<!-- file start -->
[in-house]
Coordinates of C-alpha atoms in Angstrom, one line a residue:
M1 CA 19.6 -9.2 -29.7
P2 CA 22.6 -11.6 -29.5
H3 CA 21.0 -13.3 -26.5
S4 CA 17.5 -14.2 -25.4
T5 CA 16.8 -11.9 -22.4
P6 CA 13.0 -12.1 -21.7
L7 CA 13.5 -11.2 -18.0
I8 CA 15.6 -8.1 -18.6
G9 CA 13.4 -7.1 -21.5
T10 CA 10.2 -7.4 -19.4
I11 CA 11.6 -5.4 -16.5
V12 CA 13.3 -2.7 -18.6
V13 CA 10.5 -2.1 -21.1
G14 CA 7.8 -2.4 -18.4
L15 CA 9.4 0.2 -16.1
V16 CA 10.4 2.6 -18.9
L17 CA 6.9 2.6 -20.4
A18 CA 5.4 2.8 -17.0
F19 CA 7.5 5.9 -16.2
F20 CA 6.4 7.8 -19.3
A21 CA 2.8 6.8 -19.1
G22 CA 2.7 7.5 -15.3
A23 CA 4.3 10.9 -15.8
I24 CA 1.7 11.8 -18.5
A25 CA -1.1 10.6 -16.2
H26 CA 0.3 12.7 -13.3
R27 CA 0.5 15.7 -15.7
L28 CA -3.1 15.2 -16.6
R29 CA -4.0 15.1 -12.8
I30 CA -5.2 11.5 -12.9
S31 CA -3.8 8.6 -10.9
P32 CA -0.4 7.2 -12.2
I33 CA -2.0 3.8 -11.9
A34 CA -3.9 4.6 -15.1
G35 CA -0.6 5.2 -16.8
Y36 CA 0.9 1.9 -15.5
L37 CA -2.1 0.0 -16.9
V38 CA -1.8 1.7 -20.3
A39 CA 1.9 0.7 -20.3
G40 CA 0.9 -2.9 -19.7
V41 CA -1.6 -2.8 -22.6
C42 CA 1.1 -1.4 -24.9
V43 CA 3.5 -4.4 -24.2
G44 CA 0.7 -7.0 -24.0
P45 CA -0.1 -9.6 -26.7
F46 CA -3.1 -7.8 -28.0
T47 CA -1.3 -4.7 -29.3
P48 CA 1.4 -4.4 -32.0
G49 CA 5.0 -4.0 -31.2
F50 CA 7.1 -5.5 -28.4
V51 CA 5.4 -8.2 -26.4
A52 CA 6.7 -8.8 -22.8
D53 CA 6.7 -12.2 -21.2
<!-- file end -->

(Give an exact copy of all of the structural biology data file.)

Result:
[in-house]
Coordinates of C-alpha atoms in Angstrom, one line a residue:
M1 CA 19.6 -9.2 -29.7
P2 CA 22.6 -11.6 -29.5
H3 CA 21.0 -13.3 -26.5
S4 CA 17.5 -14.2 -25.4
T5 CA 16.8 -11.9 -22.4
P6 CA 13.0 -12.1 -21.7
L7 CA 13.5 -11.2 -18.0
I8 CA 15.6 -8.1 -18.6
G9 CA 13.4 -7.1 -21.5
T10 CA 10.2 -7.4 -19.4
I11 CA 11.6 -5.4 -16.5
V12 CA 13.3 -2.7 -18.6
V13 CA 10.5 -2.1 -21.1
G14 CA 7.8 -2.4 -18.4
L15 CA 9.4 0.2 -16.1
V16 CA 10.4 2.6 -18.9
L17 CA 6.9 2.6 -20.4
A18 CA 5.4 2.8 -17.0
F19 CA 7.5 5.9 -16.2
F20 CA 6.4 7.8 -19.3
A21 CA 2.8 6.8 -19.1
G22 CA 2.7 7.5 -15.3
A23 CA 4.3 10.9 -15.8
I24 CA 1.7 11.8 -18.5
A25 CA -1.1 10.6 -16.2
H26 CA 0.3 12.7 -13.3
R27 CA 0.5 15.7 -15.7
L28 CA -3.1 15.2 -16.6
R29 CA -4.0 15.1 -12.8
I30 CA -5.2 11.5 -12.9
S31 CA -3.8 8.6 -10.9
P32 CA -0.4 7.2 -12.2
I33 CA -2.0 3.8 -11.9
A34 CA -3.9 4.6 -15.1
G35 CA -0.6 5.2 -16.8
Y36 CA 0.9 1.9 -15.5
L37 CA -2.1 0.0 -16.9
V38 CA -1.8 1.7 -20.3
A39 CA 1.9 0.7 -20.3
G40 CA 0.9 -2.9 -19.7
V41 CA -1.6 -2.8 -22.6
C42 CA 1.1 -1.4 -24.9
V43 CA 3.5 -4.4 -24.2
G44 CA 0.7 -7.0 -24.0
P45 CA -0.1 -9.6 -26.7
F46 CA -3.1 -7.8 -28.0
T47 CA -1.3 -4.7 -29.3
P48 CA 1.4 -4.4 -32.0
G49 CA 5.0 -4.0 -31.2
F50 CA 7.1 -5.5 -28.4
V51 CA 5.4 -8.2 -26.4
A52 CA 6.7 -8.8 -22.8
D53 CA 6.7 -12.2 -21.2